Royals

Royals beat Brewers 3-2 as Ned Yost becomes winningest manager in club history

The Royals' Alex Gordon was tagged out at home by Brewers catcher Jonathan Lucroy on a hit by Salvador Perez to end the third inning during Thursday's baseball game at Kauffman Stadium.
The Royals' Alex Gordon was tagged out at home by Brewers catcher Jonathan Lucroy on a hit by Salvador Perez to end the third inning during Thursday's baseball game at Kauffman Stadium. JSLEEZER@KCSTAR.COM

Ned Yost once managed for a city that ridiculed him, in an industry that so often treated him as a punch line, for bosses who he thought might fire him. But a few minutes before 10 p.m. on Thursday, soon after he set the Royals franchise record for managerial victories after a 3-2 triumph over Milwaukee, Yost whittled his list of worries to two.

Salvador Perez and Alcides Escobar lurked at the far end of the dugout. In their hands they lugged a Gatorade jug filled with ice water. Yost watched the duo as he completed a postgame television interview. He tried to sprint away as they approached, but they still soaked him. The remnants of a Kauffman Stadium crowd of 36,318 delighted in the moment.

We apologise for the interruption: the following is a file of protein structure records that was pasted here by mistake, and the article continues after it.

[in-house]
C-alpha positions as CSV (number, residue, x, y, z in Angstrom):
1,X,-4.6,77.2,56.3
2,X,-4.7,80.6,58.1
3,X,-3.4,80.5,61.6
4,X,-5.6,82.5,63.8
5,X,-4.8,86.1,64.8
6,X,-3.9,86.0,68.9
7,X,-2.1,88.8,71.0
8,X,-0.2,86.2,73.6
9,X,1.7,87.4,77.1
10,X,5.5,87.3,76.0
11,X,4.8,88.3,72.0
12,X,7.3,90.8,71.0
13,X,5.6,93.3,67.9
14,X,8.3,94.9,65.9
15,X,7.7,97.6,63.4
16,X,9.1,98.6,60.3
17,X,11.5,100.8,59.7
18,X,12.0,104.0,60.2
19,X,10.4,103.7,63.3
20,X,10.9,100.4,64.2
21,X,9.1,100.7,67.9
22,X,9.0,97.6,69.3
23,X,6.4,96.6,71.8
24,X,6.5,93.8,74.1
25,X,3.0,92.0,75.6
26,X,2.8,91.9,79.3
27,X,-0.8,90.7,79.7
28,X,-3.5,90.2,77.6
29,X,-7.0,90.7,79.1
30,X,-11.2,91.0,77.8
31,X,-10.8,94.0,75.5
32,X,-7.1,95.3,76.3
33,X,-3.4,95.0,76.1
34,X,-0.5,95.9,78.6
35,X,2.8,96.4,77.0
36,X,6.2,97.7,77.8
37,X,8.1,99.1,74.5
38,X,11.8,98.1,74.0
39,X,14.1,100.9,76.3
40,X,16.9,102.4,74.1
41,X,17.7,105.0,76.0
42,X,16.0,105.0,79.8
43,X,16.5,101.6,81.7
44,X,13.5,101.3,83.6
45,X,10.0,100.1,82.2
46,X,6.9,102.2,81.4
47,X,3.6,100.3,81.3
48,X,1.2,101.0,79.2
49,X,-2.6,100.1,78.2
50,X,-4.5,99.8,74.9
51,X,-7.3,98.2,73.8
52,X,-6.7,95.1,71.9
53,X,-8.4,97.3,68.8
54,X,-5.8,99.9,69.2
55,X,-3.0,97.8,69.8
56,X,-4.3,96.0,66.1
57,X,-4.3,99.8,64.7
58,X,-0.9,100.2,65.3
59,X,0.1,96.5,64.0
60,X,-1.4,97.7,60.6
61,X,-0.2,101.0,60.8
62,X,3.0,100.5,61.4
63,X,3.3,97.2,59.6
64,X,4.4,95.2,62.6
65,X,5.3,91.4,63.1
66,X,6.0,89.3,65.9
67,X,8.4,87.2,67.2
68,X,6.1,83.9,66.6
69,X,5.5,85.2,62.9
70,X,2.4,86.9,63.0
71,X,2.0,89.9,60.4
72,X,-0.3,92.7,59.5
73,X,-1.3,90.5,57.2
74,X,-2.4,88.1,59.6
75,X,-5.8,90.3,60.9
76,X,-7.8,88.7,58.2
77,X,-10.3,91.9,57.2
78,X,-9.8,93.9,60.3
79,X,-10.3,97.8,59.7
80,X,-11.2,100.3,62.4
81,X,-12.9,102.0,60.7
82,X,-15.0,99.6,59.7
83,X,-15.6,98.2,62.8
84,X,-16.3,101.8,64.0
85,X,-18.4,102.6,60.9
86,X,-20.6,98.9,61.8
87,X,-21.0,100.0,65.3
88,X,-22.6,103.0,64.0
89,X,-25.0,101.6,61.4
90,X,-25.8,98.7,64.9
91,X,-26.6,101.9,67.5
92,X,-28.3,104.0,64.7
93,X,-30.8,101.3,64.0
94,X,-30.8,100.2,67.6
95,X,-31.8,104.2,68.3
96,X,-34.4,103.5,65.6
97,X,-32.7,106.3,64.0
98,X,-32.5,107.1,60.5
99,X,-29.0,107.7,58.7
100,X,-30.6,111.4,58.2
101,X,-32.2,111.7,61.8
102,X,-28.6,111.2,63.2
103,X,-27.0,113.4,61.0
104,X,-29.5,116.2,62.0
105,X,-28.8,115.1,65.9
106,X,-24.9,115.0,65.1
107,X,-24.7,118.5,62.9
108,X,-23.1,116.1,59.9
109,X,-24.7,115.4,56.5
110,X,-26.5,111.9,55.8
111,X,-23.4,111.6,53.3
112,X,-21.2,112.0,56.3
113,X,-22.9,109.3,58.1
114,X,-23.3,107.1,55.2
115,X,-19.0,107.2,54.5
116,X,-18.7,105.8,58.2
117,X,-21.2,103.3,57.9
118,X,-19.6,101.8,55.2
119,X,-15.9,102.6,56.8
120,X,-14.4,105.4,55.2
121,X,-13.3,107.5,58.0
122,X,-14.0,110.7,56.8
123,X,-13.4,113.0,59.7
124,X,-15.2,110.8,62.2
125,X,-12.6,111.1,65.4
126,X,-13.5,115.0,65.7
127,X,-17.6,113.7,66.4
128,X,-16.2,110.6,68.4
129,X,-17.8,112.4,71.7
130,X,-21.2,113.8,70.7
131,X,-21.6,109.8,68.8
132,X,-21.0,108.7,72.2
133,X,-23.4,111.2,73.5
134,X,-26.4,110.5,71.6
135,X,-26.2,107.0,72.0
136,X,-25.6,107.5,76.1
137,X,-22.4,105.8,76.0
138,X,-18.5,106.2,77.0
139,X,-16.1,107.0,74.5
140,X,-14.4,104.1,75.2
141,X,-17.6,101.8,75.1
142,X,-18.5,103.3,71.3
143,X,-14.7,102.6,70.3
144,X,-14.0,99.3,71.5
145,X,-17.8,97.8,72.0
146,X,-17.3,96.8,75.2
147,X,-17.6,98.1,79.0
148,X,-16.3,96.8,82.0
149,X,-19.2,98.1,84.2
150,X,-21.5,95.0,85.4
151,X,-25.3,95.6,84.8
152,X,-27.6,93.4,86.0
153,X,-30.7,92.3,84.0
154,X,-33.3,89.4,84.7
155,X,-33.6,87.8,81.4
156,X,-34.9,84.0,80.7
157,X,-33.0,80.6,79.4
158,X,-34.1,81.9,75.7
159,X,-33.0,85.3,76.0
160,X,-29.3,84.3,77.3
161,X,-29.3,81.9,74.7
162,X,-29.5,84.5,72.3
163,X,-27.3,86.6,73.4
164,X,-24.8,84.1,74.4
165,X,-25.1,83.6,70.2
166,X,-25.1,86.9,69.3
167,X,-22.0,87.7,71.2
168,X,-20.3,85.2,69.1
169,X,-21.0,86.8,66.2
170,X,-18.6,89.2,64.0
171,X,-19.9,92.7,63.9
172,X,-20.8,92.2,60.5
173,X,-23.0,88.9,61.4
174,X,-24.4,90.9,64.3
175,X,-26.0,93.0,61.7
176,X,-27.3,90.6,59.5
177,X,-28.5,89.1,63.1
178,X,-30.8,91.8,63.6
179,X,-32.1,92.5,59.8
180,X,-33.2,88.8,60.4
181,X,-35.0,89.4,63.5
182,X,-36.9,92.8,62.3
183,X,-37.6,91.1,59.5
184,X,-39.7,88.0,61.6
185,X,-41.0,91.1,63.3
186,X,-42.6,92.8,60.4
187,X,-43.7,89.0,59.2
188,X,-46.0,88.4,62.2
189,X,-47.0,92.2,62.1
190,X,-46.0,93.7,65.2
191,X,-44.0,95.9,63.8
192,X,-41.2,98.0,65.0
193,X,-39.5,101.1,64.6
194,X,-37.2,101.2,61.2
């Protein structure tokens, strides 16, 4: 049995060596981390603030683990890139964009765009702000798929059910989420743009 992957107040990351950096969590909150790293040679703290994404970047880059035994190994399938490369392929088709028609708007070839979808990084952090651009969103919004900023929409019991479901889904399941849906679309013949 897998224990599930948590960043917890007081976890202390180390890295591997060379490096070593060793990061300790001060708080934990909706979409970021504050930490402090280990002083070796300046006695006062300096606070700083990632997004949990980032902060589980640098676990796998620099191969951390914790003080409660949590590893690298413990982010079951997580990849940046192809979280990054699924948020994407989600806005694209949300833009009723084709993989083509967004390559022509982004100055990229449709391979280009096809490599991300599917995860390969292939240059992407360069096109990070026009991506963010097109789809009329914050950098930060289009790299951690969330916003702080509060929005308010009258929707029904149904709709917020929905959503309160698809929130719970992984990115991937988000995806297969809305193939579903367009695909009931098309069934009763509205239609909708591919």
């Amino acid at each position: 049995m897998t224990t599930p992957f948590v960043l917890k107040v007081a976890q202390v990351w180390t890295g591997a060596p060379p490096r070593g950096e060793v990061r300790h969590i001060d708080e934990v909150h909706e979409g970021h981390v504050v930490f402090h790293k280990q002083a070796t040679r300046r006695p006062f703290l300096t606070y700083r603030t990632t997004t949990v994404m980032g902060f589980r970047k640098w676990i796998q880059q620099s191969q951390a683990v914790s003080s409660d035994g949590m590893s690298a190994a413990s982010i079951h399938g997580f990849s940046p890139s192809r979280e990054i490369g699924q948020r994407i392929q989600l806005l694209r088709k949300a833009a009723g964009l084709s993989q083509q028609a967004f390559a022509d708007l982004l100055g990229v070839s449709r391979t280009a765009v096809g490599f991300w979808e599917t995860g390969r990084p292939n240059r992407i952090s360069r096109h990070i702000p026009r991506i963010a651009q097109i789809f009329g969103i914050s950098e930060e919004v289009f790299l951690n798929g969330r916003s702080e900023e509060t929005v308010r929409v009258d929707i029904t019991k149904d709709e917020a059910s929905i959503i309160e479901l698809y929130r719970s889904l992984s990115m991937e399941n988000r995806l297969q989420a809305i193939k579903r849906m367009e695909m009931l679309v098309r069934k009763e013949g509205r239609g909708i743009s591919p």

“I shouldn’t have ran,” Yost said. “I broke the microphone, and ruined the interview.”

It was not the last time his players would drench him. Inside the clubhouse, after four victories in a row over the Brewers, a celebration awaited. The team doused Yost with Dom Perignon. General manager Dayton Moore delivered a toast and a history lesson, how Yost passed Dick Howser (404 victories) last week and Whitey Herzog (410 victories) on Thursday night.

The road to Victory No. 411 was bumpy, but it also relied upon the formula Yost honed nearly to perfection en route to last fall’s World Series. The offense notched a few runs early. The defense remained resolute throughout. The bullpen trio of Kelvin Herrera, Wade Davis and Greg Holland bested their opponents. Yost never visited the mound or even departed the dugout.